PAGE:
Cattle, sheep and goat owners are strongly advised to consult their veterinary surgeon to ensure that they have an active, up-to-date flock or herd health plan which includes provision for SBV, and that advice is sought to determine what their flock or herd SBV status is and what might be done to protect livestock from disease.
During 2015 and 2016 APHA Veterinary Investigation Centres have continued to look for evidence of SBV in all lambs submitted for investigation of abortion presented with arthrogryposis. To date, it has not been identified.
The University of Liverpool has also carried out a serological surveillance study for SBV in sheep in the South of England, and the results are anticipated in the near future.
BARLOW, A., GREEN, P., BANHAM, T. & HEALY, N. (2013) Serological confirmation of SBV infection in wild British deer. Veterinary Record 172, 429
CHANTAL, R., CEES VAN DEN, W., PAUL VAN, B., MARTIN, B., RUTH, B., GERT-JAN, G., LESLIE, I., HANS VAN DEN, K., WILFRID VAN, P., WIM VAN DER, P., JOHAN, R., PETER, S., JONAS, S.-C., PIET, V., ANKJE DE, V., INGE, W. & MARION, K. (2012) Lack of Evidence for Zoonotic Transmission of Schmallenberg Virus. Emerging Infectious Disease journal 18, 1746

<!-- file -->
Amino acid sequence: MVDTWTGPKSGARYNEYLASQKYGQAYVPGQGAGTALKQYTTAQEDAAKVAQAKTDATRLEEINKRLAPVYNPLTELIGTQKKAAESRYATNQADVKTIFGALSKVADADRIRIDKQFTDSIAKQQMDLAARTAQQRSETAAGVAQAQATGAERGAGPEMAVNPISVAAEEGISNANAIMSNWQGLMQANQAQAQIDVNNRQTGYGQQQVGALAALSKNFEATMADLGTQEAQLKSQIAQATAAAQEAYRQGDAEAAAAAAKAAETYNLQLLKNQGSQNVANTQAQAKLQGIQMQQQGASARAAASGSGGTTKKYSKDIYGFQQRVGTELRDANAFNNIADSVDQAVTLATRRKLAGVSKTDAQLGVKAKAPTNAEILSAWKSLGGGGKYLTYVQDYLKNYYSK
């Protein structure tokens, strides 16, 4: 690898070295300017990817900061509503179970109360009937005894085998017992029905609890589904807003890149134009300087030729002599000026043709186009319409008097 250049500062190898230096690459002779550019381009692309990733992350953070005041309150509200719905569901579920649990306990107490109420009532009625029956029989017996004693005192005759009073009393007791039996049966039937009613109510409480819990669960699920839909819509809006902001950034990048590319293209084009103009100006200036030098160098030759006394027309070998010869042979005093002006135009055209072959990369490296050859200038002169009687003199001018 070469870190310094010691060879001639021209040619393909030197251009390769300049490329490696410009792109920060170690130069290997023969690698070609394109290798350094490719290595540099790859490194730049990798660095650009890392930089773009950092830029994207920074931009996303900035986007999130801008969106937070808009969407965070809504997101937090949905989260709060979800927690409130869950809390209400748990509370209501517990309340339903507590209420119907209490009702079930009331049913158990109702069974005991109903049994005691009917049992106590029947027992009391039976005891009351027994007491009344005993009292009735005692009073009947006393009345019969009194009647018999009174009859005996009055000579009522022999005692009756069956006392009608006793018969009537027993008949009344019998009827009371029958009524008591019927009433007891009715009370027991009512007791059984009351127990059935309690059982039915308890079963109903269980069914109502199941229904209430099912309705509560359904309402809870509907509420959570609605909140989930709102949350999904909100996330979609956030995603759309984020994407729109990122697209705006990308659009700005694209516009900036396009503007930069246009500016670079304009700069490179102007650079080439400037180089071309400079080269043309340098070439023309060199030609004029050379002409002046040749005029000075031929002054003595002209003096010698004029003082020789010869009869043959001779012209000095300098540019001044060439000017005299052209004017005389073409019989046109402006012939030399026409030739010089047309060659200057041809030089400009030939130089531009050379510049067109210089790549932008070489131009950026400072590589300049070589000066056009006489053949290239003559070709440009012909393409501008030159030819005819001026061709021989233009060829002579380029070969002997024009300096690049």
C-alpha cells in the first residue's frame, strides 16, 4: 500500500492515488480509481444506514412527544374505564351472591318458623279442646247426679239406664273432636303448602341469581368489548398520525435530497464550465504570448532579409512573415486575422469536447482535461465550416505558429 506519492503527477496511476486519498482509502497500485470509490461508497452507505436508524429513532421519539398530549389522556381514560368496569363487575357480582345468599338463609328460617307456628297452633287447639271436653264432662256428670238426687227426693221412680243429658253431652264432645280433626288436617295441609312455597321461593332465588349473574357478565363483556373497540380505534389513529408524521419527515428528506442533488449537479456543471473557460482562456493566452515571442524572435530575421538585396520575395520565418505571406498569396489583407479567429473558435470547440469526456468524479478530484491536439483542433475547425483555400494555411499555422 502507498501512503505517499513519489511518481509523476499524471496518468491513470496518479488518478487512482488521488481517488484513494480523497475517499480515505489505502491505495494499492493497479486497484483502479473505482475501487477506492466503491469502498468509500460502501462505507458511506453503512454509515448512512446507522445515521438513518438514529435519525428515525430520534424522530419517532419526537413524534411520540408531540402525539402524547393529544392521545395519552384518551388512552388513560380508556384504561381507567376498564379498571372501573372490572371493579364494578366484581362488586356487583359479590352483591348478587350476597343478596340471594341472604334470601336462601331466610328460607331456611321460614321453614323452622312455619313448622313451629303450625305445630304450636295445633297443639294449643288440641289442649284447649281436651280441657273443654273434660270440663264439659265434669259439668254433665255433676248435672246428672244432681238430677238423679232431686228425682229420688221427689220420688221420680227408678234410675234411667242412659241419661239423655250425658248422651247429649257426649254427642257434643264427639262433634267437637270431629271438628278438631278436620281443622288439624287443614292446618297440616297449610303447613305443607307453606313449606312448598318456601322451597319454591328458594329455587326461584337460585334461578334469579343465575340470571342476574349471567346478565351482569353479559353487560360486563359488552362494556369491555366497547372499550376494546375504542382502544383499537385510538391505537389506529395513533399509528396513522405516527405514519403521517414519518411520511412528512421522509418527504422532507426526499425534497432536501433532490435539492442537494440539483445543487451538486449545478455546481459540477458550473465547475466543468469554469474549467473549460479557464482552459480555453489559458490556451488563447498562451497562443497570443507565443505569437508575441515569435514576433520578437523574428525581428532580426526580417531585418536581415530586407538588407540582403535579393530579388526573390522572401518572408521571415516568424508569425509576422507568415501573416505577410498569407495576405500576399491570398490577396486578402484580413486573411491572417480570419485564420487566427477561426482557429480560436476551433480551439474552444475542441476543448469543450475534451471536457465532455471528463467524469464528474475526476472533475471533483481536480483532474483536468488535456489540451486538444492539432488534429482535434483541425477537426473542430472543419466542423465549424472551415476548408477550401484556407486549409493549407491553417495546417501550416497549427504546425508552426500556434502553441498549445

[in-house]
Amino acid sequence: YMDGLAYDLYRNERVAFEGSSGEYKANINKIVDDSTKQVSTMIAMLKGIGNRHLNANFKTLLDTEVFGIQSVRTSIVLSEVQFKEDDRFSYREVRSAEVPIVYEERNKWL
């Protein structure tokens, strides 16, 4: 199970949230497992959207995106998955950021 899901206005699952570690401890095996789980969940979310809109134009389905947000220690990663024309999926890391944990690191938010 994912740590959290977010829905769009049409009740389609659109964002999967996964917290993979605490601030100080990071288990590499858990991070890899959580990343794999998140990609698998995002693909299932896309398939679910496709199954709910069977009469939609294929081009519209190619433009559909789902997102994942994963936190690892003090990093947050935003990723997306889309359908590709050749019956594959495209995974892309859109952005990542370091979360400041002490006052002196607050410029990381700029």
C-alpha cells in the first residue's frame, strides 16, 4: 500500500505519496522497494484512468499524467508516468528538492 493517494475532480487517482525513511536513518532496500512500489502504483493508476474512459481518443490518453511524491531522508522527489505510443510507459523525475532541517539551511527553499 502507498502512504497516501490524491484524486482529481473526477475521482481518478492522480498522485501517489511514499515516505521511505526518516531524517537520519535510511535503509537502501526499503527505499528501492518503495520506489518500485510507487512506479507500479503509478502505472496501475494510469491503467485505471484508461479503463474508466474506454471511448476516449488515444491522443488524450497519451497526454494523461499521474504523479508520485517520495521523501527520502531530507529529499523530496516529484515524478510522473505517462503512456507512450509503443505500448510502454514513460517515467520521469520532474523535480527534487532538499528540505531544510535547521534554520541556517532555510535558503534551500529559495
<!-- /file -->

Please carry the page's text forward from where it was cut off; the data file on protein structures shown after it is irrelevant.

GUBBINS, S., RICHARDSON, J., BAYLIS, M., WILSON, A. J. & ABRAHANTES, J. C. (2014) Modelling the continental-scale spread of Schmallenberg virus in Europe: Approaches and challenges. Prev Vet Med 116, 404-411
MOUCHANTAT, S., WERNIKE, K., LUTZ, W., HOFFMANN, B., ULRICH, R. G., BÖRNER, K., WITTSTATT, U. & BEER, M. (2015) A broad spectrum screening of Schmallenberg virus antibodies in wildlife animals in Germany. Veterinary Research 46, 99.